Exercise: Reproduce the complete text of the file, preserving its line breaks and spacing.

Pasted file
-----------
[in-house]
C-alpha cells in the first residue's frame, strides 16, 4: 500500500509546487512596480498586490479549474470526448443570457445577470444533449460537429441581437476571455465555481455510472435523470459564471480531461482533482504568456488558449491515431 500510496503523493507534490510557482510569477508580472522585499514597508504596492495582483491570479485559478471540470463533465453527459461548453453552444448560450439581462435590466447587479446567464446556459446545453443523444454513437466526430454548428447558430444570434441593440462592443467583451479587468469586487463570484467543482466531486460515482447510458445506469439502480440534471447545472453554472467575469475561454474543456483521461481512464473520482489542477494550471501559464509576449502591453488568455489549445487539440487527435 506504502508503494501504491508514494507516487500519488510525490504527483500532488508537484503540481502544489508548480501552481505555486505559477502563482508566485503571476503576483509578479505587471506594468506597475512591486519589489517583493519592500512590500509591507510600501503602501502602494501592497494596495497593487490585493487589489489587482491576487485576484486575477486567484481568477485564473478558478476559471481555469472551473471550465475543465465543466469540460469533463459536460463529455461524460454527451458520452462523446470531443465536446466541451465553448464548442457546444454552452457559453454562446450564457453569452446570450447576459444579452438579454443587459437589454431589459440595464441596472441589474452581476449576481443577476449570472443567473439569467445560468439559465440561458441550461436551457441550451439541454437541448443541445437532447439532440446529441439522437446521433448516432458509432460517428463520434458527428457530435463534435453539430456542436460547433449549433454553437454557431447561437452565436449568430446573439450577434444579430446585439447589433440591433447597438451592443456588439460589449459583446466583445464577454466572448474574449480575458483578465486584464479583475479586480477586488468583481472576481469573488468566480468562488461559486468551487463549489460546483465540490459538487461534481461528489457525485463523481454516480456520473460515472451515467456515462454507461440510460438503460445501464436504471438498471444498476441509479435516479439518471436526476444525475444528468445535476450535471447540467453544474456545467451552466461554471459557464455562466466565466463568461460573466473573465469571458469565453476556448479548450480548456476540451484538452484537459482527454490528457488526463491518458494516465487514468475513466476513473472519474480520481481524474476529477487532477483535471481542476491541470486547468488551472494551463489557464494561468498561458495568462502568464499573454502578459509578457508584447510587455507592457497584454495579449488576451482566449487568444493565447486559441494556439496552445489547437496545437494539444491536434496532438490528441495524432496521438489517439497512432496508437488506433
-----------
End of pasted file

[in-house]
C-alpha cells in the first residue's frame, strides 16, 4: 500500500509546487512596480498586490479549474470526448443570457445577470444533449460537429441581437476571455465555481455510472435523470459564471480531461482533482504568456488558449491515431 500510496503523493507534490510557482510569477508580472522585499514597508504596492495582483491570479485559478471540470463533465453527459461548453453552444448560450439581462435590466447587479446567464446556459446545453443523444454513437466526430454548428447558430444570434441593440462592443467583451479587468469586487463570484467543482466531486460515482447510458445506469439502480440534471447545472453554472467575469475561454474543456483521461481512464473520482489542477494550471501559464509576449502591453488568455489549445487539440487527435 506504502508503494501504491508514494507516487500519488510525490504527483500532488508537484503540481502544489508548480501552481505555486505559477502563482508566485503571476503576483509578479505587471506594468506597475512591486519589489517583493519592500512590500509591507510600501503602501502602494501592497494596495497593487490585493487589489489587482491576487485576484486575477486567484481568477485564473478558478476559471481555469472551473471550465475543465465543466469540460469533463459536460463529455461524460454527451458520452462523446470531443465536446466541451465553448464548442457546444454552452457559453454562446450564457453569452446570450447576459444579452438579454443587459437589454431589459440595464441596472441589474452581476449576481443577476449570472443567473439569467445560468439559465440561458441550461436551457441550451439541454437541448443541445437532447439532440446529441439522437446521433448516432458509432460517428463520434458527428457530435463534435453539430456542436460547433449549433454553437454557431447561437452565436449568430446573439450577434444579430446585439447589433440591433447597438451592443456588439460589449459583446466583445464577454466572448474574449480575458483578465486584464479583475479586480477586488468583481472576481469573488468566480468562488461559486468551487463549489460546483465540490459538487461534481461528489457525485463523481454516480456520473460515472451515467456515462454507461440510460438503460445501464436504471438498471444498476441509479435516479439518471436526476444525475444528468445535476450535471447540467453544474456545467451552466461554471459557464455562466466565466463568461460573466473573465469571458469565453476556448479548450480548456476540451484538452484537459482527454490528457488526463491518458494516465487514468475513466476513473472519474480520481481524474476529477487532477483535471481542476491541470486547468488551472494551463489557464494561468498561458495568462502568464499573454502578459509578457508584447510587455507592457497584454495579449488576451482566449487568444493565447486559441494556439496552445489547437496545437494539444491536434496532438490528441495524432496521438489517439497512432496508437488506433